The Times West Virginian

Community News Network

October 25, 2013

Anonymity is fleeting when people are tweeting

WASHINGTON — In the ego-driven game of Twitter, Jofi Joseph was, for a while, one of the winners.

His 1,600 followers put him far below a Kanye West or even an Andrew Sullivan — but they were quality followers, an international relations In Crowd that lapped up his 140-character snark and insight. The Atlantic last year commended Joseph's shrewd analysis of White House maneuvers; Foreign Policy wrote a mournful blog post when his tweets about national security policy came to a sudden end.

But what did it get him? While Twitter has launched many once-obscure wits to social prominence, TV bookings or publishing deals, Joseph — the National Security Council staffer fired this week when he was revealed as the secret author of @natsecwonk — could never benefit from a growing fan base. As with the Capitol Beltway's busy community of Internet phantoms, he had to be anonymous because of the sensitivities of his day job. So then why tweet at all?

Just ask @PourMeCoffee, a short-form pundit who has managed to rack up more than 140,000 followers, including a media-political elite that has no idea of his identity.

"You know when you were in college and you hung out with your favorite friends telling jokes and trading [bogus] theories and it was the best thing ever?" he said in an e-mail. "Twitter allows you to do that again."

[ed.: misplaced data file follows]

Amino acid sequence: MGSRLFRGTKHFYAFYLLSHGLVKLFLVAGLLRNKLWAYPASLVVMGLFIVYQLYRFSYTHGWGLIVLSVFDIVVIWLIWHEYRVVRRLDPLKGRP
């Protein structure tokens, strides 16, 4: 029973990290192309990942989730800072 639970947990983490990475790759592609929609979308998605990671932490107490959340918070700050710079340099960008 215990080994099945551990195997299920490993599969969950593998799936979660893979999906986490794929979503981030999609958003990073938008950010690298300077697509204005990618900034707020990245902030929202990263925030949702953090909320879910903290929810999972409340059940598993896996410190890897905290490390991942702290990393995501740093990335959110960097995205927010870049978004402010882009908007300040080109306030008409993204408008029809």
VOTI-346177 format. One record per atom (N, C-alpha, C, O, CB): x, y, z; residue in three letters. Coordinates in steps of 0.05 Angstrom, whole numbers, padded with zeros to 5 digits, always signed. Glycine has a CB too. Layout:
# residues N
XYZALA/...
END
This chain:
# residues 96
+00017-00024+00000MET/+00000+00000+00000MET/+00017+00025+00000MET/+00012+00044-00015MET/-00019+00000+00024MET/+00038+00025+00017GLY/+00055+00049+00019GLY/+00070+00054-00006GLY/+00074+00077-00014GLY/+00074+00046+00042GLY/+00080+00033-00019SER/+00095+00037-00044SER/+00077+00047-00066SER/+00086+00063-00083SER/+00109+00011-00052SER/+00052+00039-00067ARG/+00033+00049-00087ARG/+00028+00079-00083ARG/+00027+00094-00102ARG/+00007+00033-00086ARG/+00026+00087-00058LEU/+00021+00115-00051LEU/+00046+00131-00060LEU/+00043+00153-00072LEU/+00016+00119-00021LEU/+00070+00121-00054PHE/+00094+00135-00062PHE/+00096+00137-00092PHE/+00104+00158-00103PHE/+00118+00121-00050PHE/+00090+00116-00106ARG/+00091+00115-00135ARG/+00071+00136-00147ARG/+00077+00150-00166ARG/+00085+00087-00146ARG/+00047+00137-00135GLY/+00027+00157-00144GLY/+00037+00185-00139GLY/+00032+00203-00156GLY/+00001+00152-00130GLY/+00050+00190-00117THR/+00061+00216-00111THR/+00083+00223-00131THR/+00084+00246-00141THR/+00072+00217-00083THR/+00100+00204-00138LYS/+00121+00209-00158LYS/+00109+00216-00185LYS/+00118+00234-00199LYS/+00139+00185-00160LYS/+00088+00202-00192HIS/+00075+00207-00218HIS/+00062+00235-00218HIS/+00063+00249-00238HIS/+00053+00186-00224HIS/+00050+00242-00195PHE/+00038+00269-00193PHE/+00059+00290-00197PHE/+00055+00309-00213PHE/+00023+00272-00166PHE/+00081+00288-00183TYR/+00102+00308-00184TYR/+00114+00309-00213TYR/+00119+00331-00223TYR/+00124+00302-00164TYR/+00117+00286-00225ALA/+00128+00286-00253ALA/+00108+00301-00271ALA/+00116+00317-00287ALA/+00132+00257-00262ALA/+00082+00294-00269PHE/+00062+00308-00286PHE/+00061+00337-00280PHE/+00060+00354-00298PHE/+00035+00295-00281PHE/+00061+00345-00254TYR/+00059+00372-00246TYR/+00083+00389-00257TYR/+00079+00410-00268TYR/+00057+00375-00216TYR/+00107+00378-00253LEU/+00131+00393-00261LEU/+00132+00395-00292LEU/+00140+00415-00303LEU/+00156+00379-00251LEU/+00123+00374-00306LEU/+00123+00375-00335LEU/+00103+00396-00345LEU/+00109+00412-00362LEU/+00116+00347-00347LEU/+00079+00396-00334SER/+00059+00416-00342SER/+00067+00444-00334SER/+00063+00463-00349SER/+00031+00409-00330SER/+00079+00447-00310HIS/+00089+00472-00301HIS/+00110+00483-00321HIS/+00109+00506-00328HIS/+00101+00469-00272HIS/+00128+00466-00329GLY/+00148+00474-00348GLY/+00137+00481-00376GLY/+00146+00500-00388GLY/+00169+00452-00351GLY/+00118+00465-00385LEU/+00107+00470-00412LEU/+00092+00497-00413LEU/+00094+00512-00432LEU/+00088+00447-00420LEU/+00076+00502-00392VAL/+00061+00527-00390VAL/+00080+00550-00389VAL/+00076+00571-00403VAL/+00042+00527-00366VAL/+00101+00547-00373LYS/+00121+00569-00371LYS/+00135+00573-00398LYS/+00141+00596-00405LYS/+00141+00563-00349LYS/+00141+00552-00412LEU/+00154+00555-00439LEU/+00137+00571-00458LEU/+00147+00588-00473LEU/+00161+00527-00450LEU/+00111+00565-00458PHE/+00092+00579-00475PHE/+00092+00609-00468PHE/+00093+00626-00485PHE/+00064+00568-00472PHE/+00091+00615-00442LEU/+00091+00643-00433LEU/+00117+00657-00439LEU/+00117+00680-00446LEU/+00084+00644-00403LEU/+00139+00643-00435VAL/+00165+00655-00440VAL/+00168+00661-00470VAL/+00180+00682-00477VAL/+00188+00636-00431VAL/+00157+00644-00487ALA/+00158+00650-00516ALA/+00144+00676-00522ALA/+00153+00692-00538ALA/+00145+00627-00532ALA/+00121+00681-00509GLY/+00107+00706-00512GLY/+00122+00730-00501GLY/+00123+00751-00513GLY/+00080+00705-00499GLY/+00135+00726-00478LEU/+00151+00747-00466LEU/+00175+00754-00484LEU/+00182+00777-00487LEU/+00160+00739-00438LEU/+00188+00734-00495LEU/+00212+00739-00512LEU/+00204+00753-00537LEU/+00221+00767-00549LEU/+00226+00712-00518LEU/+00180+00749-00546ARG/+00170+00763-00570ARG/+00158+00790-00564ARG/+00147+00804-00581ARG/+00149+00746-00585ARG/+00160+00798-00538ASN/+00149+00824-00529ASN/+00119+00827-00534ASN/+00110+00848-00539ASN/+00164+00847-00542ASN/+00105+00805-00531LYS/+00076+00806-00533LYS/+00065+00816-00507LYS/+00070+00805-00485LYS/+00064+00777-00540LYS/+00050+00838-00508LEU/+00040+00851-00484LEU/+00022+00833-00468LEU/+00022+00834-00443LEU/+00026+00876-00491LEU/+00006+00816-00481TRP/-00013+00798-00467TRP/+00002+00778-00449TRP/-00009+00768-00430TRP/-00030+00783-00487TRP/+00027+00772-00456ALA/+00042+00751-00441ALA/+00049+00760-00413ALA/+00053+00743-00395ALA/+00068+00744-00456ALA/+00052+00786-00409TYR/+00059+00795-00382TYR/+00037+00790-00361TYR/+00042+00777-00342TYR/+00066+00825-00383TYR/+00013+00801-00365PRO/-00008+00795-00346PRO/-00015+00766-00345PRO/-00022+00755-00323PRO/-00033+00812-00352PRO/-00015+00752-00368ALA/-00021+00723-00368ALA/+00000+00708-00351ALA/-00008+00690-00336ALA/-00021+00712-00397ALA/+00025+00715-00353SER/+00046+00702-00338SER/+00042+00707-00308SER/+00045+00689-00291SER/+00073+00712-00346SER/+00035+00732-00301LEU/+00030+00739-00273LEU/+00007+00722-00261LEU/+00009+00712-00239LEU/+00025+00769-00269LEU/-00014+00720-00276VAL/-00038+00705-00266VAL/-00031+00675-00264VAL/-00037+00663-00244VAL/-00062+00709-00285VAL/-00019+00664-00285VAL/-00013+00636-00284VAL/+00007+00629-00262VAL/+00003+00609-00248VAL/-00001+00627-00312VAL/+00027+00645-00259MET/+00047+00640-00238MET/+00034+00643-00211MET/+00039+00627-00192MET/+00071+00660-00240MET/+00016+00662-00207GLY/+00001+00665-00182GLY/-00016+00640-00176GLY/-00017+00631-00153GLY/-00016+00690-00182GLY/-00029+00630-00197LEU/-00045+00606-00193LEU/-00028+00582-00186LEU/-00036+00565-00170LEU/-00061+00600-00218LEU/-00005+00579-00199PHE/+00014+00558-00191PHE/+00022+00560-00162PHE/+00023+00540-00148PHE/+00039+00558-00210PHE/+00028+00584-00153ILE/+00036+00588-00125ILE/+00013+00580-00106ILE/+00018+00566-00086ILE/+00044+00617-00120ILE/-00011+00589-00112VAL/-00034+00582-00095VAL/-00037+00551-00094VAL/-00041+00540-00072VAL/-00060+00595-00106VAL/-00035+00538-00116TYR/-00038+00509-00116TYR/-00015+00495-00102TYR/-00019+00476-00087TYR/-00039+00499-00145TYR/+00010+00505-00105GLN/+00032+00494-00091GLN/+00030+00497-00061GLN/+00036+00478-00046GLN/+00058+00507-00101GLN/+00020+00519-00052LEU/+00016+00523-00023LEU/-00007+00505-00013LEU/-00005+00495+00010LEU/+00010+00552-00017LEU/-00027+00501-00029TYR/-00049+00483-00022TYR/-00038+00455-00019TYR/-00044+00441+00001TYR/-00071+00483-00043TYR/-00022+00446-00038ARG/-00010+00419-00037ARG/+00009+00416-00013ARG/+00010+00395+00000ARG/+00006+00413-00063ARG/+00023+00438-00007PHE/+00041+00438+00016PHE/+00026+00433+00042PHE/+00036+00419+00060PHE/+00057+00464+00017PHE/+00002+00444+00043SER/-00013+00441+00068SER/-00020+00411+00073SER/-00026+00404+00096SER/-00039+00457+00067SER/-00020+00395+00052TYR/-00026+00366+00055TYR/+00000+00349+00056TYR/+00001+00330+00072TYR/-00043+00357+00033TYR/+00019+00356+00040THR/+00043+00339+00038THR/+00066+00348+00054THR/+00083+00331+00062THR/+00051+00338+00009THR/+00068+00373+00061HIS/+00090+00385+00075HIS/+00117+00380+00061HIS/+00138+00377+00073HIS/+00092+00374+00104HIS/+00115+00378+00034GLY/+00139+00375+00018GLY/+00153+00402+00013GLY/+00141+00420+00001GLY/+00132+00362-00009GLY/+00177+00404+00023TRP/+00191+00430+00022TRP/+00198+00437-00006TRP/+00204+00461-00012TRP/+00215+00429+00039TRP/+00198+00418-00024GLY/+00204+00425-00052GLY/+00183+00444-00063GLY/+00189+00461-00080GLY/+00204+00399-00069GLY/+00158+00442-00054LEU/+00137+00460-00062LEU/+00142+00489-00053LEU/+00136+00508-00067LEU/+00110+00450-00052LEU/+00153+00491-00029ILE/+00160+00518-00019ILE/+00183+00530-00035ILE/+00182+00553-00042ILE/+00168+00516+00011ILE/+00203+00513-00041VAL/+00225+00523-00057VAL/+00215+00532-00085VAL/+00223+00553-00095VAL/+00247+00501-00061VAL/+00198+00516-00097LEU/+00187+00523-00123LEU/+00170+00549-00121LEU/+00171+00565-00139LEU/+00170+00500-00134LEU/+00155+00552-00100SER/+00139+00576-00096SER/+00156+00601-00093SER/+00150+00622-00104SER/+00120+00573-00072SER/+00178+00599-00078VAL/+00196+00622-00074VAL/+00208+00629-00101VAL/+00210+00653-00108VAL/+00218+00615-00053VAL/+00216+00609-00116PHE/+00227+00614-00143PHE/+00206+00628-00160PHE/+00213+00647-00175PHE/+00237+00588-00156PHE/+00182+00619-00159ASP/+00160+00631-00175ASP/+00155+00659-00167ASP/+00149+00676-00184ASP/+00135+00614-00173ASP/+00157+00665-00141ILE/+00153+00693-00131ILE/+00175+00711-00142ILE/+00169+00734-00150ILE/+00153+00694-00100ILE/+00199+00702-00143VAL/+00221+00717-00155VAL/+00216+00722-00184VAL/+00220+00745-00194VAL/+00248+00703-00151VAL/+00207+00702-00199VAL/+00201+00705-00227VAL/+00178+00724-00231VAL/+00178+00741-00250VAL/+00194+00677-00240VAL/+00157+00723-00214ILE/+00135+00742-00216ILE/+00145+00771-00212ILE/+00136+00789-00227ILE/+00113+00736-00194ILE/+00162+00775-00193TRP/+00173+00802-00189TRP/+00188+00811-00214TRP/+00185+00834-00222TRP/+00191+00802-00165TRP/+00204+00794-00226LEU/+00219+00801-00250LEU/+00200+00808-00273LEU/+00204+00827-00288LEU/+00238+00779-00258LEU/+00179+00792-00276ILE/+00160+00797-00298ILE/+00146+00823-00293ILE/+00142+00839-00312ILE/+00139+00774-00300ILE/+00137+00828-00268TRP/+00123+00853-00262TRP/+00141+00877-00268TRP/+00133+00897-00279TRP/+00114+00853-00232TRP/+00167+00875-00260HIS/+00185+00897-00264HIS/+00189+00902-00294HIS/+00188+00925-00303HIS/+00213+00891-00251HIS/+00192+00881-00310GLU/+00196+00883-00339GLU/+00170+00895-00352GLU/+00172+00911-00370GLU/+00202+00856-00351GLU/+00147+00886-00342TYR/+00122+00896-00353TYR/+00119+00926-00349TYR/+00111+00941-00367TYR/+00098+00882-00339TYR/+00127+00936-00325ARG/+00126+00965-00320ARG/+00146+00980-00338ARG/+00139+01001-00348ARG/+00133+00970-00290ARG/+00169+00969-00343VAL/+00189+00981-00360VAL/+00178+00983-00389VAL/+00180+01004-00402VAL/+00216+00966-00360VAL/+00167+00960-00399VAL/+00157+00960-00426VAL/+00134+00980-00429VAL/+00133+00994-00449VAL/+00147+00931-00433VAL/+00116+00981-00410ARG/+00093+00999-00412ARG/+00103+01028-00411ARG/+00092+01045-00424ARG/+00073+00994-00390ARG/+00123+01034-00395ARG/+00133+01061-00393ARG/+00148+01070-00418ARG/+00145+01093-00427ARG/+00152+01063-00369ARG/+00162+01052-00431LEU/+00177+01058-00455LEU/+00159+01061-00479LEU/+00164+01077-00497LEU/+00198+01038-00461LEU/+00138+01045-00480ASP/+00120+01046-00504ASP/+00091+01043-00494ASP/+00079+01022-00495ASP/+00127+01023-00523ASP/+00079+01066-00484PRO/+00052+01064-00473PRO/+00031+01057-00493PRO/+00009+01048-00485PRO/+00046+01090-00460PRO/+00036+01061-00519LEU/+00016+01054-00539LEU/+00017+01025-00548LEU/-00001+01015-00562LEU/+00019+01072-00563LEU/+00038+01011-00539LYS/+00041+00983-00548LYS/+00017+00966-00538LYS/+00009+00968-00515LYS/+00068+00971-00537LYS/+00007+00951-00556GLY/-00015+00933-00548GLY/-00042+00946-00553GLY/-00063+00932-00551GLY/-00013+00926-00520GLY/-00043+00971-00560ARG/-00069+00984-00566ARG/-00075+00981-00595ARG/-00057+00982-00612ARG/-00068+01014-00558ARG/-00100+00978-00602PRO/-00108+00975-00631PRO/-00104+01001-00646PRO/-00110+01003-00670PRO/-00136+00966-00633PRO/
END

You don't need a spotlight to get your ego stroked, explained the pseudonymous @HillStaffer. "Faves and retweets and kind words feel good, even if not accredited to my real name."

Some of Washington's anonymous tweeters write from a stance of insider authority, such as @Httr24_7, who for a couple of seasons tantalized sports reporters with solid tips about Washington Redskins personnel moves. Others mock a stance of insider authority, such as the anonymous parody accounts @DCJourno ("just posted my take on what Obama's big speech means for 2016") and @SrWHOfficial. A few exist in an blurry middle ground, like Unsuck DC Metro, a thriving blog and Twitter feed that began as a series of rants by an unknown subway rider and evolved into a clearinghouse of news and tips about the Washington Metropolitan Area Transit Authority.

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